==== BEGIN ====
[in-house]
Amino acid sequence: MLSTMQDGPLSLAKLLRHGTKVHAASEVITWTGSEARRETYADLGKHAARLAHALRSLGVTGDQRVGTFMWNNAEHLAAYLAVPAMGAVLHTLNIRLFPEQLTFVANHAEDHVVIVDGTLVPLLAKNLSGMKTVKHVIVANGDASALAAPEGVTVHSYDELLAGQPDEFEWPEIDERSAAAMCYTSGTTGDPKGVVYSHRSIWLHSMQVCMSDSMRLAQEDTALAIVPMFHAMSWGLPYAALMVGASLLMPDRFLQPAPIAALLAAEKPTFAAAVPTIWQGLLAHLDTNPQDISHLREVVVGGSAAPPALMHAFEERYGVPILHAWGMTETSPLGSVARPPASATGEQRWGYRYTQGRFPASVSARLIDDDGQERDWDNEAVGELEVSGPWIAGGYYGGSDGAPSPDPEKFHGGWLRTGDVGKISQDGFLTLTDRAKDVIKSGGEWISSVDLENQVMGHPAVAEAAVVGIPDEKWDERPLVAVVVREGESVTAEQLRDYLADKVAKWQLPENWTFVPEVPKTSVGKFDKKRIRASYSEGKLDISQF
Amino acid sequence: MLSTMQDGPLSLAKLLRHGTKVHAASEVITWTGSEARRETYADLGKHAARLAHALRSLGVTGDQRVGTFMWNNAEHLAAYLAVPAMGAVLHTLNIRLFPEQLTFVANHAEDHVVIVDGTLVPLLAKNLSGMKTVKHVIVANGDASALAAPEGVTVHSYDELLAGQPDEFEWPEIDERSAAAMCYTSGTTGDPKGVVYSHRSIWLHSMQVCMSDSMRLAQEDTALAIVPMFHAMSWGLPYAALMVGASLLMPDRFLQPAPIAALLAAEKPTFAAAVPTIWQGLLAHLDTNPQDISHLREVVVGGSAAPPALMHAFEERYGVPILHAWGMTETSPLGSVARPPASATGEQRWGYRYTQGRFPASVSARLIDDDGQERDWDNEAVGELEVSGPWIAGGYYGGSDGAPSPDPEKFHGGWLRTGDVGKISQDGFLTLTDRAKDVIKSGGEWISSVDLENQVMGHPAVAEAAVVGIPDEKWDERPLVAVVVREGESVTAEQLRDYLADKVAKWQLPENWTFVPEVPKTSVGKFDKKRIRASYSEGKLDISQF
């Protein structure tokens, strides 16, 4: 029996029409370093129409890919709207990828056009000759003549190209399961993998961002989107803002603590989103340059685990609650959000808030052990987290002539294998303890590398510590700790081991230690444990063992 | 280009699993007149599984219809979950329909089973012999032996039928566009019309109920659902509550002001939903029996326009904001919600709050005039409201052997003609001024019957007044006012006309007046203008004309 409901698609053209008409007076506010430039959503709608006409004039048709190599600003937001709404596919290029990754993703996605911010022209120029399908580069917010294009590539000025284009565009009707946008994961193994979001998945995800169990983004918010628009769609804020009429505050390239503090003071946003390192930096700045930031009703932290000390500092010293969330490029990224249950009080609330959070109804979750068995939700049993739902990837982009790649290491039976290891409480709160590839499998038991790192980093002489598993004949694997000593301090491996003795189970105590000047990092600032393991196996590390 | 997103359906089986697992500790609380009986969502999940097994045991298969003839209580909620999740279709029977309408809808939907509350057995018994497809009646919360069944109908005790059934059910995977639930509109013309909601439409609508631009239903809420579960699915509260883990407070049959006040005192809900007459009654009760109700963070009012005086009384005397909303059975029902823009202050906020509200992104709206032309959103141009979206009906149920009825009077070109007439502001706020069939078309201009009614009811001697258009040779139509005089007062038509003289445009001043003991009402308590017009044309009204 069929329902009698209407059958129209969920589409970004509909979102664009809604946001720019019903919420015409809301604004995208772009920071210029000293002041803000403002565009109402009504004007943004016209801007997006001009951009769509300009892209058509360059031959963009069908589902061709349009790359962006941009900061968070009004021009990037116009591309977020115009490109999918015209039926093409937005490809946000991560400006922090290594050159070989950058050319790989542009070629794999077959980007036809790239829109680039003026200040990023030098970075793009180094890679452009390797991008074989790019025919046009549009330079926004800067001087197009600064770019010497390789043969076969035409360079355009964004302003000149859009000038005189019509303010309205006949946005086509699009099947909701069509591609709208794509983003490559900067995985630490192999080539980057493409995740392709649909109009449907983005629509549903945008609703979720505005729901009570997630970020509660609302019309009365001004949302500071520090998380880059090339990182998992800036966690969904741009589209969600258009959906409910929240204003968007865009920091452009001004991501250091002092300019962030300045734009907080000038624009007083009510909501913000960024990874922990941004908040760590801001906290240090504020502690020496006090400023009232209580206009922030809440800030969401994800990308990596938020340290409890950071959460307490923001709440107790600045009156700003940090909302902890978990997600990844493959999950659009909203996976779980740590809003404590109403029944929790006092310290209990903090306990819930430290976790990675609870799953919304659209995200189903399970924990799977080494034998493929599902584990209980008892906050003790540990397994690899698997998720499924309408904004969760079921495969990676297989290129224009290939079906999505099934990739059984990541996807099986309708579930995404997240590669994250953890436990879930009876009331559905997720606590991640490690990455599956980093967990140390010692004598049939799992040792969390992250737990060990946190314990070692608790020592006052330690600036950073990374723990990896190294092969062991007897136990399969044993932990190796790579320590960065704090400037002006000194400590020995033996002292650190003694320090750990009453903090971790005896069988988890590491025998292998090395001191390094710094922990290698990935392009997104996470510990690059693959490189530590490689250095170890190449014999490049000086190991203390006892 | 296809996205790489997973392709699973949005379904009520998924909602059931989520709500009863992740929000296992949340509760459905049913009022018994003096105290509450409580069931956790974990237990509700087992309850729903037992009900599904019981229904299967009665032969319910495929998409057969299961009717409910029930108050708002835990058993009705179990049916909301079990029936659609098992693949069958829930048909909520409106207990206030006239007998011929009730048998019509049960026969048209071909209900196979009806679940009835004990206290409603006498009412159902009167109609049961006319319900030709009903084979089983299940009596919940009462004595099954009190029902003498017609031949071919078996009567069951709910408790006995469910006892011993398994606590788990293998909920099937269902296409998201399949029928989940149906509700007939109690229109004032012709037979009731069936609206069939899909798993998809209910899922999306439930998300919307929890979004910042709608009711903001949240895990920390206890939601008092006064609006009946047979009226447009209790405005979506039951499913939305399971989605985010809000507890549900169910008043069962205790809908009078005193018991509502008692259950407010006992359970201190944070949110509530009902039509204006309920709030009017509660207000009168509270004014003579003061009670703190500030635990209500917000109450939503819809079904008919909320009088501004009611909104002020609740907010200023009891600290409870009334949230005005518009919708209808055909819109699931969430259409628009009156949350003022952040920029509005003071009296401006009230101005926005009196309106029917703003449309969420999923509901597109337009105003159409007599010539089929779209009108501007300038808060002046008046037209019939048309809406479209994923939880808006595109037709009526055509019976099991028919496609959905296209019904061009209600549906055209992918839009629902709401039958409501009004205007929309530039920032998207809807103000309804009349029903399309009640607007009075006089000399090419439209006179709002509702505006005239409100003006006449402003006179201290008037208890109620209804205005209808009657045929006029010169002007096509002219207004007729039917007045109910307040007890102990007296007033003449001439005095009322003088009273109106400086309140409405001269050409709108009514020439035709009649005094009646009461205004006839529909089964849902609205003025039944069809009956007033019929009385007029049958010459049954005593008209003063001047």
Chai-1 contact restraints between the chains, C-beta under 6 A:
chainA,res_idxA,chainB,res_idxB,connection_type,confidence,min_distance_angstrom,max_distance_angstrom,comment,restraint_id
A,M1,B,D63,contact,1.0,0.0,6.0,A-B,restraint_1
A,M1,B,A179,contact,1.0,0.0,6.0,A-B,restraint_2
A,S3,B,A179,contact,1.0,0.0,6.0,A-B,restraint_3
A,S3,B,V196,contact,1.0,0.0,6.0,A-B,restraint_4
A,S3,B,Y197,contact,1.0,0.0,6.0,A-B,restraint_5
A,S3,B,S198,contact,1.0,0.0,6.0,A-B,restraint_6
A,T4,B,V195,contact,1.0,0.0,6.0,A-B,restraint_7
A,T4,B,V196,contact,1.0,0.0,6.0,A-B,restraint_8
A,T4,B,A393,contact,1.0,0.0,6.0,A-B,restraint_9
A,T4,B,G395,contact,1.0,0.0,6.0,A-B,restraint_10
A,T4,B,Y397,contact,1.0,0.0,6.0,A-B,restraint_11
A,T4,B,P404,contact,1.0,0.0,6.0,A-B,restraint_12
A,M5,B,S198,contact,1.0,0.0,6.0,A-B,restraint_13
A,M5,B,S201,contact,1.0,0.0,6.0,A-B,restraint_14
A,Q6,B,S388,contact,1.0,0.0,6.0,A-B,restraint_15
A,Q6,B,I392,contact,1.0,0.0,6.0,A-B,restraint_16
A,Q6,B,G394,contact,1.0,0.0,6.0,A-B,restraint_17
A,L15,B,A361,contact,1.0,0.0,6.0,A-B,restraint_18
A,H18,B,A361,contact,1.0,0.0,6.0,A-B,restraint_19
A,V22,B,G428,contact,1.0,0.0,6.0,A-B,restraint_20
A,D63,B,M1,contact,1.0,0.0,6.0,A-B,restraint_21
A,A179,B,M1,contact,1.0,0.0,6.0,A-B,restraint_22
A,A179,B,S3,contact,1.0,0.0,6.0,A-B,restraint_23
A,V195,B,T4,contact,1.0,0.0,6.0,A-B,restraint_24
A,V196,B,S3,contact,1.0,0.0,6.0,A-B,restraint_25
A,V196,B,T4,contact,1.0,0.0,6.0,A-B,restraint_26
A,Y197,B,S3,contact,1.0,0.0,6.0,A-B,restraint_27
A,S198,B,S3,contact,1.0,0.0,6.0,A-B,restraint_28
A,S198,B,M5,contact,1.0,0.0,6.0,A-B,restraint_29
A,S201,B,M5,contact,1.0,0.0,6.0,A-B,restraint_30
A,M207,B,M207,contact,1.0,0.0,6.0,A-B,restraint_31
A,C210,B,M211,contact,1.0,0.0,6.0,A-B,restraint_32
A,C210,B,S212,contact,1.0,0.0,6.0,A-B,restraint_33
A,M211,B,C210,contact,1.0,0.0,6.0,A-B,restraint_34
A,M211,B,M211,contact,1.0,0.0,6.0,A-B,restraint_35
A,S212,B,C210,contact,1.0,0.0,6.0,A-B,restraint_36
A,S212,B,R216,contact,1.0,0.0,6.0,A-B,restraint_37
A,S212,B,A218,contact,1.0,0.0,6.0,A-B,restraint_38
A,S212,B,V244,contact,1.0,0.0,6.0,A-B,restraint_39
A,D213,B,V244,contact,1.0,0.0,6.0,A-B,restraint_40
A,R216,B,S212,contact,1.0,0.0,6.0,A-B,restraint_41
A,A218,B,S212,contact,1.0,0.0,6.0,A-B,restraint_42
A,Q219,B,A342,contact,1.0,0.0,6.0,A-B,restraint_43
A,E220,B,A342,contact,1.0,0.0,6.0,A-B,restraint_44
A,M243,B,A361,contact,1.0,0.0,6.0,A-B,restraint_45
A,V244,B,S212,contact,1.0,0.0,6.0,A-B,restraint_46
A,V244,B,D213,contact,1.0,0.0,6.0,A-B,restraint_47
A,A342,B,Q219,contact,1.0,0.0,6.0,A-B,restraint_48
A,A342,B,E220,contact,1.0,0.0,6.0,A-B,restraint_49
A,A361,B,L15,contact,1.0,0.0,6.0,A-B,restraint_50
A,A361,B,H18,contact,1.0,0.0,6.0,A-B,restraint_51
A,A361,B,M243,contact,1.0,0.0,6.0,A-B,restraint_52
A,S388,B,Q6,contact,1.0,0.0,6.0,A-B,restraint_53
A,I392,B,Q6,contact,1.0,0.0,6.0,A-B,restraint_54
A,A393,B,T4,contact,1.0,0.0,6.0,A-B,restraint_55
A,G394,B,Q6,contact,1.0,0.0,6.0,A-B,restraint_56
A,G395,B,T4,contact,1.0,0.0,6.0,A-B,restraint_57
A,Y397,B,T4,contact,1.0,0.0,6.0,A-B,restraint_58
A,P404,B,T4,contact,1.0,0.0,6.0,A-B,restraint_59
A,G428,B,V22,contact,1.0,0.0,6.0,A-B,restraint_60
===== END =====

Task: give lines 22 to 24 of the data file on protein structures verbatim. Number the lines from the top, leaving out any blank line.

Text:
A,Q6,B,I392,contact,1.0,0.0,6.0,A-B,restraint_16
A,Q6,B,G394,contact,1.0,0.0,6.0,A-B,restraint_17
A,L15,B,A361,contact,1.0,0.0,6.0,A-B,restraint_18